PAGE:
“The medical identity theft that occurs as a result of the compromise of EHRs from healthcare organizations and the distribution of EHRs on Deep Web markets and forums financially devastates most victims and in some cases, presents a critical risk to their physical health,” the researchers say.

For example, a thief may use a stolen medical identity so that the doesn’t have to pay for care at a hospital, but this information can be added to the record, and may turn out to interfere severely with future medical care of the person whose medical identity has been stolen. Patients, unfortunately, don’t have access to their records and can’t spot these things.

Another problem is that there are still no legal protections for medical identity theft victims.

“Stopping the damage, disputing the charges, and correcting the record can consume all of a victim’s time and energy,” the researchers noted, adding that “even if the victim learns of the compromise before the information is exploited, remediation can still cost over $1,500 in fees and consume their free time for up to five years.”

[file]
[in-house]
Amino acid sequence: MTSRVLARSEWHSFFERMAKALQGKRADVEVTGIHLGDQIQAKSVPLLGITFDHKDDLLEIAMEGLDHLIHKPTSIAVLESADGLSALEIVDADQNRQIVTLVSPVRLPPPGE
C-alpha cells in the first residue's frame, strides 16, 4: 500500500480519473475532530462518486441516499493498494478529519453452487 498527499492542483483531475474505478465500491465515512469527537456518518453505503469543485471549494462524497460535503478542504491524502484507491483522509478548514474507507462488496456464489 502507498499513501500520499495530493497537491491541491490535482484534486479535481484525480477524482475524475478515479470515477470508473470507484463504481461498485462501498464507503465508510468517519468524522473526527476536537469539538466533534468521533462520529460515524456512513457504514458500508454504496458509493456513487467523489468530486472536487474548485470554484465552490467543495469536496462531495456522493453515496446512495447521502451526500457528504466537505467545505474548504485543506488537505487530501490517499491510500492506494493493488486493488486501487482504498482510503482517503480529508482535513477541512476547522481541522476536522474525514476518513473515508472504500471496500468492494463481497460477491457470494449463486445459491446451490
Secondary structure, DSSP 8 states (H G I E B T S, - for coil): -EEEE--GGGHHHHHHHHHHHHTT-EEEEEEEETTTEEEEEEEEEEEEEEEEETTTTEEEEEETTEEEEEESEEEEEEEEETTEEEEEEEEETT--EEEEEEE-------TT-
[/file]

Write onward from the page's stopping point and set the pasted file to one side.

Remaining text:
But the list of dangers doesn’t stop there – criminals can also create fake identities, perpetrate tax fraud, access government benefits, or try to extort patients (if the stolen information is sensitive enough for patients not to wish it being divulged publicly).

Finally, the researchers note, the stolen records can be weaponized against the nation in espionage databases, as it likely will happen with the data stolen in the OPM hack when, among other data, health information about US government, defense and intelligence employees was compromised.